A DEXA scan, also known as a dual-energy x-ray absorptiometry scan, is a medical test that measures bone density. It is used to diagnose osteoporosis, a condition in which bones become weak and brittle, making them more likely to break.
During a DEXA scan, a small amount of radiation is passed through the bones, and the amount of radiation absorbed by the bones is measured. The results of the test are usually reported as a T-score, which compares the patient’s bone density to that of a healthy young adult of the same gender. A T-score of -1 or above is considered normal bone density, while a T-score between -1 and -2.5 indicates osteopenia (lower-than-normal bone density) and a T-score of -2.5 or below indicates osteoporosis.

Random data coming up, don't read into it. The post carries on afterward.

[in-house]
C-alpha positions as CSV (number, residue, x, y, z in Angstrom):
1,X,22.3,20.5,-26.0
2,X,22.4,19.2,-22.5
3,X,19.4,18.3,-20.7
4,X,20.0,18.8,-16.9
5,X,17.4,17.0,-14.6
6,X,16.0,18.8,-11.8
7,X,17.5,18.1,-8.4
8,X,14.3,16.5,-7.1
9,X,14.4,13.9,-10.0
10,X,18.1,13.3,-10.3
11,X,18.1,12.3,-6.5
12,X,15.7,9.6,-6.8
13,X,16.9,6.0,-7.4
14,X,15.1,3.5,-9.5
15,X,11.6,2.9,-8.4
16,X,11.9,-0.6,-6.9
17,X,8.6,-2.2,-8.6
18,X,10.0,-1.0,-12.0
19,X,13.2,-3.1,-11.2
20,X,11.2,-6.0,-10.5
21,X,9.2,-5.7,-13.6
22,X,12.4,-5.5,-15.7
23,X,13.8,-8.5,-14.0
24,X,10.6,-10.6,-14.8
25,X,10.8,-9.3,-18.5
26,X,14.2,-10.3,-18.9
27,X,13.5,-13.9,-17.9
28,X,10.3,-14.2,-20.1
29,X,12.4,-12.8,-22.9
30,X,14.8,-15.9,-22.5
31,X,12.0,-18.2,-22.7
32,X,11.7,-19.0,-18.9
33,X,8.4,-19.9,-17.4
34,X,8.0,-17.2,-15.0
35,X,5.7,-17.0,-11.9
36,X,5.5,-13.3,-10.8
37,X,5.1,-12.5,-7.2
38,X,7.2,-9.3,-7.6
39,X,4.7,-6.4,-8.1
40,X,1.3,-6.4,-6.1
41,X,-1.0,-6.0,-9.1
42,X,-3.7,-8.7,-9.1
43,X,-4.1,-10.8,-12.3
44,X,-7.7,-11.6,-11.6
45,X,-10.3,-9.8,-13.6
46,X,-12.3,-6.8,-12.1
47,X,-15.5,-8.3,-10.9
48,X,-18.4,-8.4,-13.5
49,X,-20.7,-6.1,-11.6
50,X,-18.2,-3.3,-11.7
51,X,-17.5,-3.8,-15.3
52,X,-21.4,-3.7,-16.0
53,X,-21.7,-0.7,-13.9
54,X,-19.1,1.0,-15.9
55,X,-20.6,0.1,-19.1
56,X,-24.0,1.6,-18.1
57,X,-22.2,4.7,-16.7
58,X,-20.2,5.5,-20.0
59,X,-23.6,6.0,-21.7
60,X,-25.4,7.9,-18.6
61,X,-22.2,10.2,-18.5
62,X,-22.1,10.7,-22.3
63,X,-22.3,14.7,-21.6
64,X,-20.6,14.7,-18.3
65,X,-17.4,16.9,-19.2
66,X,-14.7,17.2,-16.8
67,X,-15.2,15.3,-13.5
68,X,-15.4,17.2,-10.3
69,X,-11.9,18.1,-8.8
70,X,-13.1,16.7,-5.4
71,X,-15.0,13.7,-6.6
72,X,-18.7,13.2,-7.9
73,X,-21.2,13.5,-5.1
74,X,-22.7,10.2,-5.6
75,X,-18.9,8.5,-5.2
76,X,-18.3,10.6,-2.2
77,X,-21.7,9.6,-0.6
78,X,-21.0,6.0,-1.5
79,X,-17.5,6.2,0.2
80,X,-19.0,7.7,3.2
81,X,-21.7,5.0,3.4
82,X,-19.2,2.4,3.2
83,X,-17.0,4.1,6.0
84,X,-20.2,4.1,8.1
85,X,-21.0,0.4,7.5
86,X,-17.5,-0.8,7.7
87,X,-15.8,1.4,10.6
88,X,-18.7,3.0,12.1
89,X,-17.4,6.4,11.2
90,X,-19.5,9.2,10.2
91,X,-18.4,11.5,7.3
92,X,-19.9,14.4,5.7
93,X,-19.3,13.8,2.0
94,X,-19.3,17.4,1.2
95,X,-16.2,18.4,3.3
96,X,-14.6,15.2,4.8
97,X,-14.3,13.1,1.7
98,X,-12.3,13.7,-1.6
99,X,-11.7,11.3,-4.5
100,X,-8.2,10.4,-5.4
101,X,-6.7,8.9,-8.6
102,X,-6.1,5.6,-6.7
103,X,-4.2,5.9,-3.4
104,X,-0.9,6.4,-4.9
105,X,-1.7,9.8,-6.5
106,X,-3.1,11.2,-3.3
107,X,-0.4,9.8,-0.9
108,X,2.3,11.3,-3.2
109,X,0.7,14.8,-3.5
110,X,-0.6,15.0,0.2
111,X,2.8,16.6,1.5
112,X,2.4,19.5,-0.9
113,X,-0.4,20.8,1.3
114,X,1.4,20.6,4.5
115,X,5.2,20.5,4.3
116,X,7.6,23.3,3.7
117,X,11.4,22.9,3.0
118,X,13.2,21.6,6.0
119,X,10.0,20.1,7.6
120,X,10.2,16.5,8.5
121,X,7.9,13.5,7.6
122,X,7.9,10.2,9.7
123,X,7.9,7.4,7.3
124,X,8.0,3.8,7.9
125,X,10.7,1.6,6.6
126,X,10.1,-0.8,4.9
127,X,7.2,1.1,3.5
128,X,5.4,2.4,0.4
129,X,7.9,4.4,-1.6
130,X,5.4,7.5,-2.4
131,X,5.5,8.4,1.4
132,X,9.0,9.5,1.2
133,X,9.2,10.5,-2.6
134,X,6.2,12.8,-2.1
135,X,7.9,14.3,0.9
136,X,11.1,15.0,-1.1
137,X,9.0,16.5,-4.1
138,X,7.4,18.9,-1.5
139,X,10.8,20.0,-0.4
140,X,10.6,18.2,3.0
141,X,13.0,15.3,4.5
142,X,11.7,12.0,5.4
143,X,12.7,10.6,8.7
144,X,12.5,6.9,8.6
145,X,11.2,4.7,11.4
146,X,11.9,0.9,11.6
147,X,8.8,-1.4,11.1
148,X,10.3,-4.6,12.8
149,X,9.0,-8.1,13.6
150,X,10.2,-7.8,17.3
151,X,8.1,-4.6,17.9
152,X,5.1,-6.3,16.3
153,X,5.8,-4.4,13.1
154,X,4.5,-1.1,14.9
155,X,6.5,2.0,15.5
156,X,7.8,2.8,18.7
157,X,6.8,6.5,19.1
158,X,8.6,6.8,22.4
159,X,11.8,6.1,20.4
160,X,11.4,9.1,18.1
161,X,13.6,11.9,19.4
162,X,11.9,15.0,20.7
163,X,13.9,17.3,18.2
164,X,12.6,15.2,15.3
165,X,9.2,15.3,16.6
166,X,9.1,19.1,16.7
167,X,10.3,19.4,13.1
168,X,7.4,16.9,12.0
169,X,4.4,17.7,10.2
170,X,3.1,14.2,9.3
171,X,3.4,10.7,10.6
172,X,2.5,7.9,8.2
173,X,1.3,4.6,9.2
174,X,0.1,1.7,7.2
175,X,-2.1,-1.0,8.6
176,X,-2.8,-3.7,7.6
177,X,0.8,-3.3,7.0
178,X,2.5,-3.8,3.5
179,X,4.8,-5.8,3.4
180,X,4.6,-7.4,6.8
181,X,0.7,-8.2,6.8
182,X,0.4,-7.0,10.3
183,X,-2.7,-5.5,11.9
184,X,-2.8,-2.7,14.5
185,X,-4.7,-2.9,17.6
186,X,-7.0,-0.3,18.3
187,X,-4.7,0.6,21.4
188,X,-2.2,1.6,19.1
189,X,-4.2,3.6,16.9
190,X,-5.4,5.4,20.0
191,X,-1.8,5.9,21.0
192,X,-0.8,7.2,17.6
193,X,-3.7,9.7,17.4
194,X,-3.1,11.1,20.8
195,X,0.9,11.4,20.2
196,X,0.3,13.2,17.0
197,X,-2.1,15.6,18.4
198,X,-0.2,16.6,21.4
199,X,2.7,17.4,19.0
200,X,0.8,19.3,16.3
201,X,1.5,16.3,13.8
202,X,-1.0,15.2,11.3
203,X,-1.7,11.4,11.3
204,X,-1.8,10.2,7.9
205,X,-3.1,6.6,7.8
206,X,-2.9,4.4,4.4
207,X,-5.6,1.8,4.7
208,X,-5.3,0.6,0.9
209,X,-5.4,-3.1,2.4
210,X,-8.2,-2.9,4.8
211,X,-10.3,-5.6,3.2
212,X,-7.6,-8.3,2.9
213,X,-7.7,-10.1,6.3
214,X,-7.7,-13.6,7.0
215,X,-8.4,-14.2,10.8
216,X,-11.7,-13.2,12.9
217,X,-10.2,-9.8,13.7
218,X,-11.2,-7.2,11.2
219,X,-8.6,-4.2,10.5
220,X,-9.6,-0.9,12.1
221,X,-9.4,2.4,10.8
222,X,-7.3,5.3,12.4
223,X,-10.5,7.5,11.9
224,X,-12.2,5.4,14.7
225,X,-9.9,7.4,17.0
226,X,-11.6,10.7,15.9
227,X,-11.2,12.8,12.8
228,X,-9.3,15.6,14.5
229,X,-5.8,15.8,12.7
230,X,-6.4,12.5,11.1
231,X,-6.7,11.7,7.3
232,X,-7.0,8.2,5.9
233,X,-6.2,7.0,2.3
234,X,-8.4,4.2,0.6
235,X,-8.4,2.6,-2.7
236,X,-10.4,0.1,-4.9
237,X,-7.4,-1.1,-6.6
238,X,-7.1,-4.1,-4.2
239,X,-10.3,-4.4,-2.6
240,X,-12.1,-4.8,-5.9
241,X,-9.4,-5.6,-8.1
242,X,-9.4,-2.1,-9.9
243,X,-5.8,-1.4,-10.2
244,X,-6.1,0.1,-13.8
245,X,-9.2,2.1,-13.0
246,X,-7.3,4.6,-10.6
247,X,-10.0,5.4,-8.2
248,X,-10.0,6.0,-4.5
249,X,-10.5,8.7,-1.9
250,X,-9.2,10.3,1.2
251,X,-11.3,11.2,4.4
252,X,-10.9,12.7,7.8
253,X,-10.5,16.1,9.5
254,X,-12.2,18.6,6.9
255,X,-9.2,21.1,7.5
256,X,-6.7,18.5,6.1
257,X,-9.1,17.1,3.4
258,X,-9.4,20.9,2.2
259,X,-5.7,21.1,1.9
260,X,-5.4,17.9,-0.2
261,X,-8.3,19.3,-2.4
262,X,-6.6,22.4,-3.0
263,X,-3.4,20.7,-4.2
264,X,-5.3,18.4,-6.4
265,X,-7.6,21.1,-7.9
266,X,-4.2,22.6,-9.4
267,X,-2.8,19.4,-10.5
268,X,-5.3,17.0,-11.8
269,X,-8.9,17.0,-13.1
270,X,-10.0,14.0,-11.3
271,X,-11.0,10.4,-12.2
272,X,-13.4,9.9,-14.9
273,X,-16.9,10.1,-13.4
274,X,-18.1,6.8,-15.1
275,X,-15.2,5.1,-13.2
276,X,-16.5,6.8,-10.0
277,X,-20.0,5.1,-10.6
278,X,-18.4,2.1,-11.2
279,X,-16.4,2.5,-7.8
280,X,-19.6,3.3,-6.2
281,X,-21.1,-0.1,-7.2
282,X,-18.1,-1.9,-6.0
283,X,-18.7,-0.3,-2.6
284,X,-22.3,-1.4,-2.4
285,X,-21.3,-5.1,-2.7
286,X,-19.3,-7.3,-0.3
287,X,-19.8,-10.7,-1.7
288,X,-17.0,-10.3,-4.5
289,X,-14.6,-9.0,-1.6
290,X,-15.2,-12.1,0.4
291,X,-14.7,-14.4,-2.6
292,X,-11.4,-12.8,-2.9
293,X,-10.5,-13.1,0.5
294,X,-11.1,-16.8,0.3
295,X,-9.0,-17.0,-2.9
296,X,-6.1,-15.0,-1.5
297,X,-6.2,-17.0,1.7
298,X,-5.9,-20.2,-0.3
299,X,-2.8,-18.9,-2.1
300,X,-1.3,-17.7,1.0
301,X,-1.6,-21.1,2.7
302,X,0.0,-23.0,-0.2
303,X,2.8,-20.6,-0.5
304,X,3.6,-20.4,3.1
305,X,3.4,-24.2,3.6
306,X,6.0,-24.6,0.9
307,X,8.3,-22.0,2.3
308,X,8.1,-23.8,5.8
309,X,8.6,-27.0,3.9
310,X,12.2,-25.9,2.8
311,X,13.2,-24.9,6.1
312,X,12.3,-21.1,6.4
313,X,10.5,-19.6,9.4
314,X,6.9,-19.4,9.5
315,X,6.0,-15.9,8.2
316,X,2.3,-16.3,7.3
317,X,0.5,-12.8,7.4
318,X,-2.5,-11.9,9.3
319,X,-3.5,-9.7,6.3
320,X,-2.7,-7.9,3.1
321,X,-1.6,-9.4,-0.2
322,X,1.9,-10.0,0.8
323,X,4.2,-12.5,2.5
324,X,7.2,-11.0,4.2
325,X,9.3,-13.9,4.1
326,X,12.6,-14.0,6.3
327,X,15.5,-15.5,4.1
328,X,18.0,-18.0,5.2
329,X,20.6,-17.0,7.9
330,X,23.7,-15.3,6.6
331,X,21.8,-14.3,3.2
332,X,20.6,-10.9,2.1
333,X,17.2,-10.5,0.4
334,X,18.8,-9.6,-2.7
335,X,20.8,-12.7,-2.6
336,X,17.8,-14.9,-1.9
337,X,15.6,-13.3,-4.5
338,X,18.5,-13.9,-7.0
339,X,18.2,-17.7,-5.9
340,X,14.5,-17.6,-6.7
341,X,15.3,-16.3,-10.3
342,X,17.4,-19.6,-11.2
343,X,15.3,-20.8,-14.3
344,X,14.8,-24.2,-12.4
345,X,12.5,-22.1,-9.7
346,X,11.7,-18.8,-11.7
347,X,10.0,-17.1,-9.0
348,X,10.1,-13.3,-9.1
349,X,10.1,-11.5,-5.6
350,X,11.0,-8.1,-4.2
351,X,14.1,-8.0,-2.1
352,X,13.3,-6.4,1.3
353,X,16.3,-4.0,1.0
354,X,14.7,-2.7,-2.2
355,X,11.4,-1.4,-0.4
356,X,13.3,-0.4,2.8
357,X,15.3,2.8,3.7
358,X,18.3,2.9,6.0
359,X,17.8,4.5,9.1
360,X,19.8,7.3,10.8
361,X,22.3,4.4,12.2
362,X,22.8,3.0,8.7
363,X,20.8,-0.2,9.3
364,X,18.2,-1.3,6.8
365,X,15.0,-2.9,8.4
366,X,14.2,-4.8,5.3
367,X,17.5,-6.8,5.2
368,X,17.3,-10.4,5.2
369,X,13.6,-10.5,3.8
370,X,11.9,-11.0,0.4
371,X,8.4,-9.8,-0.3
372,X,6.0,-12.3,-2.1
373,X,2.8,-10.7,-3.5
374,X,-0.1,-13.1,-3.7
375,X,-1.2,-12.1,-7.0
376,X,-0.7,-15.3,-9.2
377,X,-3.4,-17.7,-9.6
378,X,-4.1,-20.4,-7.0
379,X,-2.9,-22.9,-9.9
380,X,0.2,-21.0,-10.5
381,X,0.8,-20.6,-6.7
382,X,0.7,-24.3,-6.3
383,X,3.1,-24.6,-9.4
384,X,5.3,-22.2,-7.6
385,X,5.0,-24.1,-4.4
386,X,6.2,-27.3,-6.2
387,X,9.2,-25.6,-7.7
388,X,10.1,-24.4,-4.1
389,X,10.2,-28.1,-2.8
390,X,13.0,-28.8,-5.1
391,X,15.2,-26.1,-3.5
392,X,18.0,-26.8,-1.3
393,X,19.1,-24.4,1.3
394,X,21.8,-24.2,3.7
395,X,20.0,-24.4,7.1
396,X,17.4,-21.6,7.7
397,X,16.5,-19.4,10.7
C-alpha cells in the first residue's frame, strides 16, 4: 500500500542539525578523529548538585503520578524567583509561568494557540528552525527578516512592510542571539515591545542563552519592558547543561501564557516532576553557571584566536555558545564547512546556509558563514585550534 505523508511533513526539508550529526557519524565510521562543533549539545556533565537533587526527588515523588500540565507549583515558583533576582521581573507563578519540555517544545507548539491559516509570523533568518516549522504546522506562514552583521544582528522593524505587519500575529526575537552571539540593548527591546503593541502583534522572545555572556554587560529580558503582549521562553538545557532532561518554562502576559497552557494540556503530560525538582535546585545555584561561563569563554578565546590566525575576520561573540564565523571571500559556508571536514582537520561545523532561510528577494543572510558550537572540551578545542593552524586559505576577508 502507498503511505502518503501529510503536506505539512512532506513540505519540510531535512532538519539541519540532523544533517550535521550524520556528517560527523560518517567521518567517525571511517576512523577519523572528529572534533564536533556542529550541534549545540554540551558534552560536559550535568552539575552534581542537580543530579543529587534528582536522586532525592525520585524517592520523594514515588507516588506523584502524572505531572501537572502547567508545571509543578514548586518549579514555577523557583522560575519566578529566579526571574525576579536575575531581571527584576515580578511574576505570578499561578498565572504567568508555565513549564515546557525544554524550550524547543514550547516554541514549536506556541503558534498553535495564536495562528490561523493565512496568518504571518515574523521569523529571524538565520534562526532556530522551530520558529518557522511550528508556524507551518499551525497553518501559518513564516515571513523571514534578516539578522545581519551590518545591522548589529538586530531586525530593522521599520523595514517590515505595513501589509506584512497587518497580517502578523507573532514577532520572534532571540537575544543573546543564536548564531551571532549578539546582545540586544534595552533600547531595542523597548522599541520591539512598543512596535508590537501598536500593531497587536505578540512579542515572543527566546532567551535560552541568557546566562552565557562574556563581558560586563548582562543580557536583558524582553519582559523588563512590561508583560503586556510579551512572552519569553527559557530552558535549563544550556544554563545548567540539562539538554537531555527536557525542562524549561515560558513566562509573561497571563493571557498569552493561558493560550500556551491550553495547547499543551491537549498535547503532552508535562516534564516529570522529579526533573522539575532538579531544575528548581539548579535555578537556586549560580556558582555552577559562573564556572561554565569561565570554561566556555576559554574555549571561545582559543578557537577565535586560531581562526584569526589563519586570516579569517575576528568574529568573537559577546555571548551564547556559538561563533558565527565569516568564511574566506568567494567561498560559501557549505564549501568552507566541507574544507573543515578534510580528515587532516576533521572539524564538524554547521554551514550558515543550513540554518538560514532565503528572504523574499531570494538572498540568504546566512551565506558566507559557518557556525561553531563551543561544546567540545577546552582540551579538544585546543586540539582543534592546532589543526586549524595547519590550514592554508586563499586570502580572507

DEXA scans are typically recommended for women over the age of 65 and men over the age of 70, as well as for younger people who have a higher risk of osteoporosis due to factors such as a family history of the condition or certain medical conditions. The test is painless and non-invasive, and takes only a few minutes to complete.
In addition to diagnosing osteoporosis, DEXA scans can also be used to monitor the progress of treatment for the condition and to assess the risk of fractures. They may also be used to diagnose other conditions that affect bone density, such as hyperparathyroidism or Paget’s disease.
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